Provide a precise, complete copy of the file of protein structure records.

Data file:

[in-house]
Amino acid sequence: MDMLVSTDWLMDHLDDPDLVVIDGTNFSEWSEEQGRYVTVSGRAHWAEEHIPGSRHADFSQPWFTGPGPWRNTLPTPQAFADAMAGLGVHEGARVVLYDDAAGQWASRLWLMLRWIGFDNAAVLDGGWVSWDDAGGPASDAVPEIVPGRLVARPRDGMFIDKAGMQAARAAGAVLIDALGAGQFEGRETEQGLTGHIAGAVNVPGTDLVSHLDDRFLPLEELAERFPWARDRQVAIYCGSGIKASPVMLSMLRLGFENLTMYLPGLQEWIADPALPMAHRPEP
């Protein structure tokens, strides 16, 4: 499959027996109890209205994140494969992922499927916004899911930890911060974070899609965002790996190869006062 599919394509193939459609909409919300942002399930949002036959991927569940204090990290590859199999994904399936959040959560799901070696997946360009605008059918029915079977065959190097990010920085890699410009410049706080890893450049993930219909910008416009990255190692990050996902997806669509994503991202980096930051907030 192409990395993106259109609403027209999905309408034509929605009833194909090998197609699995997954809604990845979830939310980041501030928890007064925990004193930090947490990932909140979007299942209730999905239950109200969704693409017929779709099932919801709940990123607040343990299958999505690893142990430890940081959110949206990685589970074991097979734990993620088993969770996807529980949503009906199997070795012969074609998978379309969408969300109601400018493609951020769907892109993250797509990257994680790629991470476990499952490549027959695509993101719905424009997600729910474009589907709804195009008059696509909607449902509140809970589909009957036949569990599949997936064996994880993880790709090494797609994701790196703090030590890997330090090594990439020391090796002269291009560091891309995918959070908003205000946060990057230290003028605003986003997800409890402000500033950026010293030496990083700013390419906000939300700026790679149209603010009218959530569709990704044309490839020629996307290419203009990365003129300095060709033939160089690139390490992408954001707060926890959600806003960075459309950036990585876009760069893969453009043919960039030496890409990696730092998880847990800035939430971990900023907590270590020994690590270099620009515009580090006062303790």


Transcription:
[in-house]
Amino acid sequence: MDMLVSTDWLMDHLDDPDLVVIDGTNFSEWSEEQGRYVTVSGRAHWAEEHIPGSRHADFSQPWFTGPGPWRNTLPTPQAFADAMAGLGVHEGARVVLYDDAAGQWASRLWLMLRWIGFDNAAVLDGGWVSWDDAGGPASDAVPEIVPGRLVARPRDGMFIDKAGMQAARAAGAVLIDALGAGQFEGRETEQGLTGHIAGAVNVPGTDLVSHLDDRFLPLEELAERFPWARDRQVAIYCGSGIKASPVMLSMLRLGFENLTMYLPGLQEWIADPALPMAHRPEP
């Protein structure tokens, strides 16, 4: 499959027996109890209205994140494969992922499927916004899911930890911060974070899609965002790996190869006062 599919394509193939459609909409919300942002399930949002036959991927569940204090990290590859199999994904399936959040959560799901070696997946360009605008059918029915079977065959190097990010920085890699410009410049706080890893450049993930219909910008416009990255190692990050996902997806669509994503991202980096930051907030 192409990395993106259109609403027209999905309408034509929605009833194909090998197609699995997954809604990845979830939310980041501030928890007064925990004193930090947490990932909140979007299942209730999905239950109200969704693409017929779709099932919801709940990123607040343990299958999505690893142990430890940081959110949206990685589970074991097979734990993620088993969770996807529980949503009906199997070795012969074609998978379309969408969300109601400018493609951020769907892109993250797509990257994680790629991470476990499952490549027959695509993101719905424009997600729910474009589907709804195009008059696509909607449902509140809970589909009957036949569990599949997936064996994880993880790709090494797609994701790196703090030590890997330090090594990439020391090796002269291009560091891309995918959070908003205000946060990057230290003028605003986003997800409890402000500033950026010293030496990083700013390419906000939300700026790679149209603010009218959530569709990704044309490839020629996307290419203009990365003129300095060709033939160089690139390490992408954001707060926890959600806003960075459309950036990585876009760069893969453009043919960039030496890409990696730092998880847990800035939430971990900023907590270590020994690590270099620009515009580090006062303790």